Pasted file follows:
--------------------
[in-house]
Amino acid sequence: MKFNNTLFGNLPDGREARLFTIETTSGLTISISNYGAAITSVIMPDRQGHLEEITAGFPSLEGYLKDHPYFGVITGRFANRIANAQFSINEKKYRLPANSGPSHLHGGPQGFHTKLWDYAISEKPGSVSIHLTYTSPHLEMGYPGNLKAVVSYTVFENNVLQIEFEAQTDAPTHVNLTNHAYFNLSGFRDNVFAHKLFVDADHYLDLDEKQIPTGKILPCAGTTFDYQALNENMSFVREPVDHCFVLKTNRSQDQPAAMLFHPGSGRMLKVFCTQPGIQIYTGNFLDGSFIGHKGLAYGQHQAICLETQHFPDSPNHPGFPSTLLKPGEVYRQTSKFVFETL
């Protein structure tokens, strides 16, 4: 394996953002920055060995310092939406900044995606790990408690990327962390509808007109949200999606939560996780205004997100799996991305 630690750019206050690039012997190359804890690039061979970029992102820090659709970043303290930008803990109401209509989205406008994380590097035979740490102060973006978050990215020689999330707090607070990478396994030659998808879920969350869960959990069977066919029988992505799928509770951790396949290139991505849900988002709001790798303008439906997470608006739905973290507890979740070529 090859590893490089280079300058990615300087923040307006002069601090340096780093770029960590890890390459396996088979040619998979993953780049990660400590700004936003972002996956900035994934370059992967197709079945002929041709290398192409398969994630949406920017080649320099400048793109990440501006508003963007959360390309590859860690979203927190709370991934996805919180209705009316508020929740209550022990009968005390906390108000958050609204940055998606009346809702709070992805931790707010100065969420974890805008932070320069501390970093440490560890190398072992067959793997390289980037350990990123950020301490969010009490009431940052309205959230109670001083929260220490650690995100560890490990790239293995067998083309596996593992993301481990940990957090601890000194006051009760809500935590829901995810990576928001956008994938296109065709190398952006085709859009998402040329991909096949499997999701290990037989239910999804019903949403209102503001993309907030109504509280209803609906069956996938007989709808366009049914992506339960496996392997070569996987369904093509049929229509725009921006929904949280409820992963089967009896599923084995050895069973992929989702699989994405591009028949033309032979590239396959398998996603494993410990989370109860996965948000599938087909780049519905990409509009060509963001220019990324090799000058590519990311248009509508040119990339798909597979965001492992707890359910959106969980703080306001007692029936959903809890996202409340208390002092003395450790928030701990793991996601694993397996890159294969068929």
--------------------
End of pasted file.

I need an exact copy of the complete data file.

[in-house]
Amino acid sequence: MKFNNTLFGNLPDGREARLFTIETTSGLTISISNYGAAITSVIMPDRQGHLEEITAGFPSLEGYLKDHPYFGVITGRFANRIANAQFSINEKKYRLPANSGPSHLHGGPQGFHTKLWDYAISEKPGSVSIHLTYTSPHLEMGYPGNLKAVVSYTVFENNVLQIEFEAQTDAPTHVNLTNHAYFNLSGFRDNVFAHKLFVDADHYLDLDEKQIPTGKILPCAGTTFDYQALNENMSFVREPVDHCFVLKTNRSQDQPAAMLFHPGSGRMLKVFCTQPGIQIYTGNFLDGSFIGHKGLAYGQHQAICLETQHFPDSPNHPGFPSTLLKPGEVYRQTSKFVFETL
């Protein structure tokens, strides 16, 4: 394996953002920055060995310092939406900044995606790990408690990327962390509808007109949200999606939560996780205004997100799996991305 630690750019206050690039012997190359804890690039061979970029992102820090659709970043303290930008803990109401209509989205406008994380590097035979740490102060973006978050990215020689999330707090607070990478396994030659998808879920969350869960959990069977066919029988992505799928509770951790396949290139991505849900988002709001790798303008439906997470608006739905973290507890979740070529 090859590893490089280079300058990615300087923040307006002069601090340096780093770029960590890890390459396996088979040619998979993953780049990660400590700004936003972002996956900035994934370059992967197709079945002929041709290398192409398969994630949406920017080649320099400048793109990440501006508003963007959360390309590859860690979203927190709370991934996805919180209705009316508020929740209550022990009968005390906390108000958050609204940055998606009346809702709070992805931790707010100065969420974890805008932070320069501390970093440490560890190398072992067959793997390289980037350990990123950020301490969010009490009431940052309205959230109670001083929260220490650690995100560890490990790239293995067998083309596996593992993301481990940990957090601890000194006051009760809500935590829901995810990576928001956008994938296109065709190398952006085709859009998402040329991909096949499997999701290990037989239910999804019903949403209102503001993309907030109504509280209803609906069956996938007989709808366009049914992506339960496996392997070569996987369904093509049929229509725009921006929904949280409820992963089967009896599923084995050895069973992929989702699989994405591009028949033309032979590239396959398998996603494993410990989370109860996965948000599938087909780049519905990409509009060509963001220019990324090799000058590519990311248009509508040119990339798909597979965001492992707890359910959106969980703080306001007692029936959903809890996202409340208390002092003395450790928030701990793991996601694993397996890159294969068929």